Lori Loughlin, Mossimo Giannulli to plead guilty in college admissions scandal

Loughlin will serve 2 months in prison; Giannulli will serve 5 months

"Full House" star Lori Loughlin and her husband, Mossimo Giannulli have agreed to plead guilty to charges in connection to allegations they paid $500,000 to have their daughters admitted into the University of Southern California as purported crew recruits, officials announced Thursday morning.

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Pending a judge's approval, Loughlin will serve two months in prison, 100 hours of community service and two years of supervised release, and will pay a $150,000 fine. Giannulli, a fashion designer, will serve five months behind bars, two years of supervised release, 250 hours of community service and will pay a $250,000 fine.

Loughlin will plead guilty to a single count of conspiracy to commit wire and mail fraud, while Giannulli will cop to one count of conspiracy to commit wire and mail fraud and honest services wire and mail fraud, the District of Massachusetts announced.

Reps and attorneys for the couple declined to comment on the matter.

Prosecutors have agreed to dismiss charges of money laundering and federal programs bribery that were added after the case was filed.

Part of prosecutors' case against them include photos of their daughters posing on a rowing machine, one of the daughters' crew resumes and Gianulli's rejection of the USC's legitimate offer to help the girls get in.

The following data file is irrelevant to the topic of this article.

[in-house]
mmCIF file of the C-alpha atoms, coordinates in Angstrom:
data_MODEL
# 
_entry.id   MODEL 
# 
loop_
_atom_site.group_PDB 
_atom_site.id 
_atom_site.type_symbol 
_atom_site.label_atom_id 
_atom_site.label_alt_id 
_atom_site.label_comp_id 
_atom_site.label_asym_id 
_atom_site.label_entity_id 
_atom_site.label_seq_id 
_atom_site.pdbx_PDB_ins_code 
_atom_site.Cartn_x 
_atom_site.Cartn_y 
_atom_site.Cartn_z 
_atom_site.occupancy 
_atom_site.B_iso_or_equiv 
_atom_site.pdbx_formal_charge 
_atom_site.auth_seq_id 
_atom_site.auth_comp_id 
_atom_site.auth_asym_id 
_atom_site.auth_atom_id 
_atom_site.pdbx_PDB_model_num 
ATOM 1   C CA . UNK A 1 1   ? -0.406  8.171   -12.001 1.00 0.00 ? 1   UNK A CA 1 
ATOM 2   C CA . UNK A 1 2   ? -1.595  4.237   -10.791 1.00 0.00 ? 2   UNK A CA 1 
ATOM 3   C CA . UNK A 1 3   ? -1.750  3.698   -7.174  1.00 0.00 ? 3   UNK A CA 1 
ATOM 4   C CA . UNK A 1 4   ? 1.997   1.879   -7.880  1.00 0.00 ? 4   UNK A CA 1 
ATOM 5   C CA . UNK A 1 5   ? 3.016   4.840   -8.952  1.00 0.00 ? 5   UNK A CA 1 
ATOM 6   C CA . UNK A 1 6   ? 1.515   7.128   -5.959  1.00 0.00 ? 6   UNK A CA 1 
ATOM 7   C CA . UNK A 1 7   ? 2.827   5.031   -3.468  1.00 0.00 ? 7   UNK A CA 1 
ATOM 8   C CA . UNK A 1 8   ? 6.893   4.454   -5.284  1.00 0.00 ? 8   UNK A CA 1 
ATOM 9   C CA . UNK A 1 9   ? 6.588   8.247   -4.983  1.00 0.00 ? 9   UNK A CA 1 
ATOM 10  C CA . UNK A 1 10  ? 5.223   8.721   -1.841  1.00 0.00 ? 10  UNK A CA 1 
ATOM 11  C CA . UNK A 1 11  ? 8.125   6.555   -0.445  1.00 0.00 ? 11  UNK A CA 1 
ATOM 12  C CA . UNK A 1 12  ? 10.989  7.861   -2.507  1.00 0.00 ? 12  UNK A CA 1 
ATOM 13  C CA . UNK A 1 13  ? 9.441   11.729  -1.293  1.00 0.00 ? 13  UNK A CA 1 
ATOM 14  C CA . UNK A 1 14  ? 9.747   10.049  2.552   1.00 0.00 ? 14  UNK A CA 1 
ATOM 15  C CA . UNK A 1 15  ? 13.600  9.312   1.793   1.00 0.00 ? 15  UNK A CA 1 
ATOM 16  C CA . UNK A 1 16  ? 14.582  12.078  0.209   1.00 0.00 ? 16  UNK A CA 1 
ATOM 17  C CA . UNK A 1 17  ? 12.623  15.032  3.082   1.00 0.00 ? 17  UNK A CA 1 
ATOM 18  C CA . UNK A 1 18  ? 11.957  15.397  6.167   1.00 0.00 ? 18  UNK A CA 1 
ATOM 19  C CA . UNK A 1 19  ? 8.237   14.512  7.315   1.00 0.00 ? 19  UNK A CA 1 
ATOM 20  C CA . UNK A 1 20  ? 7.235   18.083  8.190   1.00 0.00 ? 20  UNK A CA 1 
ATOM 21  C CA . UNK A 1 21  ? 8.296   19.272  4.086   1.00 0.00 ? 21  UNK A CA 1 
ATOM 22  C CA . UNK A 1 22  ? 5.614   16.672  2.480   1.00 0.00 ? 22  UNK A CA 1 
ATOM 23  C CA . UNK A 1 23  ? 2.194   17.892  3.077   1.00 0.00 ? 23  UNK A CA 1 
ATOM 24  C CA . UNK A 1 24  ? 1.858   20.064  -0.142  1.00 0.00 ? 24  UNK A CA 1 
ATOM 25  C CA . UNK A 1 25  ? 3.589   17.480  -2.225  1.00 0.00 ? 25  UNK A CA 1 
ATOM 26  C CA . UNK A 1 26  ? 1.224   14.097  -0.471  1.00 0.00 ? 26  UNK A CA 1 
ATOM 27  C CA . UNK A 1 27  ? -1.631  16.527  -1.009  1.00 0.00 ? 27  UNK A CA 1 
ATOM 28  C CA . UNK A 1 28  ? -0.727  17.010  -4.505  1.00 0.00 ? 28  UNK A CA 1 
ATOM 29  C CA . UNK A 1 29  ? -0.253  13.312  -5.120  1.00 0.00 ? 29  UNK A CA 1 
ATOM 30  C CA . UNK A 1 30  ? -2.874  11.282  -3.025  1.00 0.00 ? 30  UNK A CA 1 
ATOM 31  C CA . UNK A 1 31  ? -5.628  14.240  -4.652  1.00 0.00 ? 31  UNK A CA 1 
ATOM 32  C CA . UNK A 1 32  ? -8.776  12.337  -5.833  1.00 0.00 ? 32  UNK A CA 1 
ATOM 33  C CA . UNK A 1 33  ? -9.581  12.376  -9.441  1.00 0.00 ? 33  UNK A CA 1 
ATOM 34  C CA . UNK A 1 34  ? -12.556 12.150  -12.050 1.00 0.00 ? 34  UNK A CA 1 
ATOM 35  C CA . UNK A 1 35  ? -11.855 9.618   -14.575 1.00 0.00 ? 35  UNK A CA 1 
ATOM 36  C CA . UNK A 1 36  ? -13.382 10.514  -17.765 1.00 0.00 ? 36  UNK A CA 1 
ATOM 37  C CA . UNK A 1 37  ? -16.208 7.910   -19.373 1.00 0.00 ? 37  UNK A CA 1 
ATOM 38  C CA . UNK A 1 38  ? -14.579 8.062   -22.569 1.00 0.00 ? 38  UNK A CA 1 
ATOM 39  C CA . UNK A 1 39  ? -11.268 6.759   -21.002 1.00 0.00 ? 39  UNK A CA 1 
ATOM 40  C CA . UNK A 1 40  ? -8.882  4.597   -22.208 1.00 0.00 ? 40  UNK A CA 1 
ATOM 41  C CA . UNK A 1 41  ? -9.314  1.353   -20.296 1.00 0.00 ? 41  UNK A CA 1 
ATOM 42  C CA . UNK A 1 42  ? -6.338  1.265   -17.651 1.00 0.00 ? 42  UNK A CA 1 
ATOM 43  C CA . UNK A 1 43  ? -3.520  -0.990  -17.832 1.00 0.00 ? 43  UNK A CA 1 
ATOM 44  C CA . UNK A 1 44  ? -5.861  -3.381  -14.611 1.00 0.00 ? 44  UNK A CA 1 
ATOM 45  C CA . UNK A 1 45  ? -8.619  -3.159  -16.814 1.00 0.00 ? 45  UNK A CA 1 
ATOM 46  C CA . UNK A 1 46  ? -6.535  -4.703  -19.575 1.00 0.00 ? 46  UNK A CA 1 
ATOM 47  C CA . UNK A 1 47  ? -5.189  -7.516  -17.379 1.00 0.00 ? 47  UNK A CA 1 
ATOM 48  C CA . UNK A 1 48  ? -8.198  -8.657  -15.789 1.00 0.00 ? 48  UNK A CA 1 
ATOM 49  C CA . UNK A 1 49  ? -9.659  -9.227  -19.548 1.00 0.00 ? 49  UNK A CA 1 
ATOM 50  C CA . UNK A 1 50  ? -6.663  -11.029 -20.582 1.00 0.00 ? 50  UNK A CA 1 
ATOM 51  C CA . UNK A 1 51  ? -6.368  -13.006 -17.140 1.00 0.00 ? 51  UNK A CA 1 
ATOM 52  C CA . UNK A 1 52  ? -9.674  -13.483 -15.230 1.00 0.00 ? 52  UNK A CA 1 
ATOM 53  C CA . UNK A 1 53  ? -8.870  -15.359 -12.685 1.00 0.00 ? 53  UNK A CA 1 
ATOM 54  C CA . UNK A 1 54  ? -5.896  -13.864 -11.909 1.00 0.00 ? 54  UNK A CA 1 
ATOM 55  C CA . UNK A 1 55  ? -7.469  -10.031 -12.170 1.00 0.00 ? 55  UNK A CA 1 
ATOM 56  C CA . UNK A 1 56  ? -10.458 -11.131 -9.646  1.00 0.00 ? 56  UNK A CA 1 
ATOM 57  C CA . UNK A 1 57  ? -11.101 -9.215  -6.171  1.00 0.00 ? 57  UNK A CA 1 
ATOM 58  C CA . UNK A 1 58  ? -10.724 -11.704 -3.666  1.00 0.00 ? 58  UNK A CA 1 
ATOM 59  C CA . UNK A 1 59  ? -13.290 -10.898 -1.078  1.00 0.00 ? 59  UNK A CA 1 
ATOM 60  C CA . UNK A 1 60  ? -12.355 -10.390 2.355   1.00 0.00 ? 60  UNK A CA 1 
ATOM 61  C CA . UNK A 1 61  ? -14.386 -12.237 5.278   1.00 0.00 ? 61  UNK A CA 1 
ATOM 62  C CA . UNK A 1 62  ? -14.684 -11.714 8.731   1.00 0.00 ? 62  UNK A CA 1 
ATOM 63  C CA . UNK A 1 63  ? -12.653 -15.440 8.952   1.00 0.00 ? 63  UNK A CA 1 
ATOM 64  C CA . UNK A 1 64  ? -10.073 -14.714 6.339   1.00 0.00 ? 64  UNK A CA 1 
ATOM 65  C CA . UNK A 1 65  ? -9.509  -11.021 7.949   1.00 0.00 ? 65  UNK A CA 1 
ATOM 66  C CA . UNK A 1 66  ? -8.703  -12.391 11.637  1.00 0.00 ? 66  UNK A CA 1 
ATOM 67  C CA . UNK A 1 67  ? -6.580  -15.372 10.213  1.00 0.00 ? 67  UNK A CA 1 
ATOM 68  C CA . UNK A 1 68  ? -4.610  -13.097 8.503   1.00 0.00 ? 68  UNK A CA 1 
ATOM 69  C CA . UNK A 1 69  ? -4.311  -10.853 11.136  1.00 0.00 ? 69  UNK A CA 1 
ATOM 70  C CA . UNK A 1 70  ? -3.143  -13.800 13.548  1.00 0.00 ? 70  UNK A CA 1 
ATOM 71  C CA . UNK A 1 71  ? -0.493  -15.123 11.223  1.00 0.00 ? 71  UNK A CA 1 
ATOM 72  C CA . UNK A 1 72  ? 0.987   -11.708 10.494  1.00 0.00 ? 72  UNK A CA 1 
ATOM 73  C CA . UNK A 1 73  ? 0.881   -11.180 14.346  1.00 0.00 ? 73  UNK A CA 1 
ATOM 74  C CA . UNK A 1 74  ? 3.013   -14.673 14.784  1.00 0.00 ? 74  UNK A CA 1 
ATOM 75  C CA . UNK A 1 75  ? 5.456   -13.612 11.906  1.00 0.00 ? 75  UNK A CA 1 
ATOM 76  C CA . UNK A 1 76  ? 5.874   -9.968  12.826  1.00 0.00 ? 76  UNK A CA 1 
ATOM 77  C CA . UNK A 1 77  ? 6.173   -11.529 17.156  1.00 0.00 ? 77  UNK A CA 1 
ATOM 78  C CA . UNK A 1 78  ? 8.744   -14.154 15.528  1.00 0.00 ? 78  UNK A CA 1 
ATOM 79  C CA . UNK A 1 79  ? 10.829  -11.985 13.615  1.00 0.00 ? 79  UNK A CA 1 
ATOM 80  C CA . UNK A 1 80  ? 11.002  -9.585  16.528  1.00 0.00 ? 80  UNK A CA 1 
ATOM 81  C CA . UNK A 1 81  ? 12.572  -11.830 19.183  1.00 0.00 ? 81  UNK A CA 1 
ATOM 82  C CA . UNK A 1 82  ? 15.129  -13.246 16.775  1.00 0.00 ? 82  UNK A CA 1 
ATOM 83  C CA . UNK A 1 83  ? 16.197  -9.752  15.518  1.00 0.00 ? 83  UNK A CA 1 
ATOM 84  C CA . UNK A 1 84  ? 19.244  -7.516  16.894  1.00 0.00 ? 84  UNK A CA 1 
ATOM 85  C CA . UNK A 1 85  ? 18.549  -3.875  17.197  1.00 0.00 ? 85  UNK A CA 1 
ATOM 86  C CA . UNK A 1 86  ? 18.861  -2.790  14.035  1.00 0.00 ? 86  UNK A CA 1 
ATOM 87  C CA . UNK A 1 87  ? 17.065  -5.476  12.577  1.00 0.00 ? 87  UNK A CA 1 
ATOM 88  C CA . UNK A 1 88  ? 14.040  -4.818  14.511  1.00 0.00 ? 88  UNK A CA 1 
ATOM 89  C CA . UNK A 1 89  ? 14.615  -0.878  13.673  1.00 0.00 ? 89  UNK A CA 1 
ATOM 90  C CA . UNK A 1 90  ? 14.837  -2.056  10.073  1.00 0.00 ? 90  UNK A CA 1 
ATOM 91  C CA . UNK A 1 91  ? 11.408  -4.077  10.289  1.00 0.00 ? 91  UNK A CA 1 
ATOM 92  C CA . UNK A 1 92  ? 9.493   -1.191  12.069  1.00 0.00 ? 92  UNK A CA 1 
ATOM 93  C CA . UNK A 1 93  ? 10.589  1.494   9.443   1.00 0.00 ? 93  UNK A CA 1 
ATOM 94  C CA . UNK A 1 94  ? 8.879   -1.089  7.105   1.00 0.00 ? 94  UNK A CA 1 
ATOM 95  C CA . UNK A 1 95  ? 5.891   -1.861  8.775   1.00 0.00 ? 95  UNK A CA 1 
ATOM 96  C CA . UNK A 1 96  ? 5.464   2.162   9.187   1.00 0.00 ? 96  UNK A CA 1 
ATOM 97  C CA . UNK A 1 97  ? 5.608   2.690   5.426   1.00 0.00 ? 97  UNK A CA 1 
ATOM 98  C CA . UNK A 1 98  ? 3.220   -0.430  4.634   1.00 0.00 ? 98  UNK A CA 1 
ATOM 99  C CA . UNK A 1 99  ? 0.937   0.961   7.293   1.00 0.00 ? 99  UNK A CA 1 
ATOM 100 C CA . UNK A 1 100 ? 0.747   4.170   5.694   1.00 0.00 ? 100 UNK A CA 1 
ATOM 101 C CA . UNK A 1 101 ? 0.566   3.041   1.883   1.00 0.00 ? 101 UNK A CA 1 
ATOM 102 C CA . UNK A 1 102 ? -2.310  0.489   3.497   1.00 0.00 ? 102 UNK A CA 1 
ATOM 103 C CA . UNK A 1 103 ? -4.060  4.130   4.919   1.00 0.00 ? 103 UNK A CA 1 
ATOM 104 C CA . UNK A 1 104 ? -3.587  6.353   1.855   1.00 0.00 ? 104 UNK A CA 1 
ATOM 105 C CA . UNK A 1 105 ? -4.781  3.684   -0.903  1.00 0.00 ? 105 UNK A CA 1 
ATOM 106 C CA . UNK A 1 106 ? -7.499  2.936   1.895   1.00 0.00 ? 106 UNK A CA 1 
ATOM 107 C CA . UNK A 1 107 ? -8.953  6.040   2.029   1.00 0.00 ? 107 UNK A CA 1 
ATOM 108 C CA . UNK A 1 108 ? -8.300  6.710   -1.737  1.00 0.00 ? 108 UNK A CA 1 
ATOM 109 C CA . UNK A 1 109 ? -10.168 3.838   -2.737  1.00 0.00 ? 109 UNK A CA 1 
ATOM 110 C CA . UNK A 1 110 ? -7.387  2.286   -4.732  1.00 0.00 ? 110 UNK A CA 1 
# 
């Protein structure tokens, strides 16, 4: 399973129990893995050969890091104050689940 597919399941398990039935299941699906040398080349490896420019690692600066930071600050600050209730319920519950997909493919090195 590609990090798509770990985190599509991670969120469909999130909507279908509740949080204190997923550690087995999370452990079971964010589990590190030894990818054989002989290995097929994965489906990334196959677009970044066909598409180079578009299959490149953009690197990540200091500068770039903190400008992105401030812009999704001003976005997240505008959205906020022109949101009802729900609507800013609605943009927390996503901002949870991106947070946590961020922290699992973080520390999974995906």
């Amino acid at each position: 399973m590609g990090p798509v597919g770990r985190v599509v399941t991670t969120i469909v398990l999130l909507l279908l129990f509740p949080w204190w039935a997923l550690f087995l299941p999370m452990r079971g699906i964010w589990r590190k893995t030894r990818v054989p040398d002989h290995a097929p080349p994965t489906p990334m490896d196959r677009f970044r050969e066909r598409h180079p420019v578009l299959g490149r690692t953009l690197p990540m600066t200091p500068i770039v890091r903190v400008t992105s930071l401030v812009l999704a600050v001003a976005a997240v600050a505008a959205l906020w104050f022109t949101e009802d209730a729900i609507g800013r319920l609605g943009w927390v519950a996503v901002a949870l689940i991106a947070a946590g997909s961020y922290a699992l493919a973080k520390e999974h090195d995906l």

Photo sent by Mossimo Giannulli on July 28, 2017 (Court papers, District of Massachusetts)

LOUGHLIN, GIANNULLI DAUGHTERS' 'VARSITY BLUES' ROWING PHOTOS RELEASED

“Under the plea agreements filed today, these defendants will serve prison terms reflecting their respective roles in a conspiracy to corrupt the college admissions process and which are consistent with prior sentences in this case," said United States Attorney Andrew E. Lelling. "We will continue to pursue accountability for undermining the integrity of college admissions."

PROSECUTORS IN LORI LOUGHLIN COLLEGE ADMISSIONS CASE REDACTED EXCULPATORY INFORMATION: JUDGE

Their admission ends a long-held fight against the government in an attempt to have their cases dismissed based on allegations of prosecutorial misconduct.

The Associated Press contributed to this report. 

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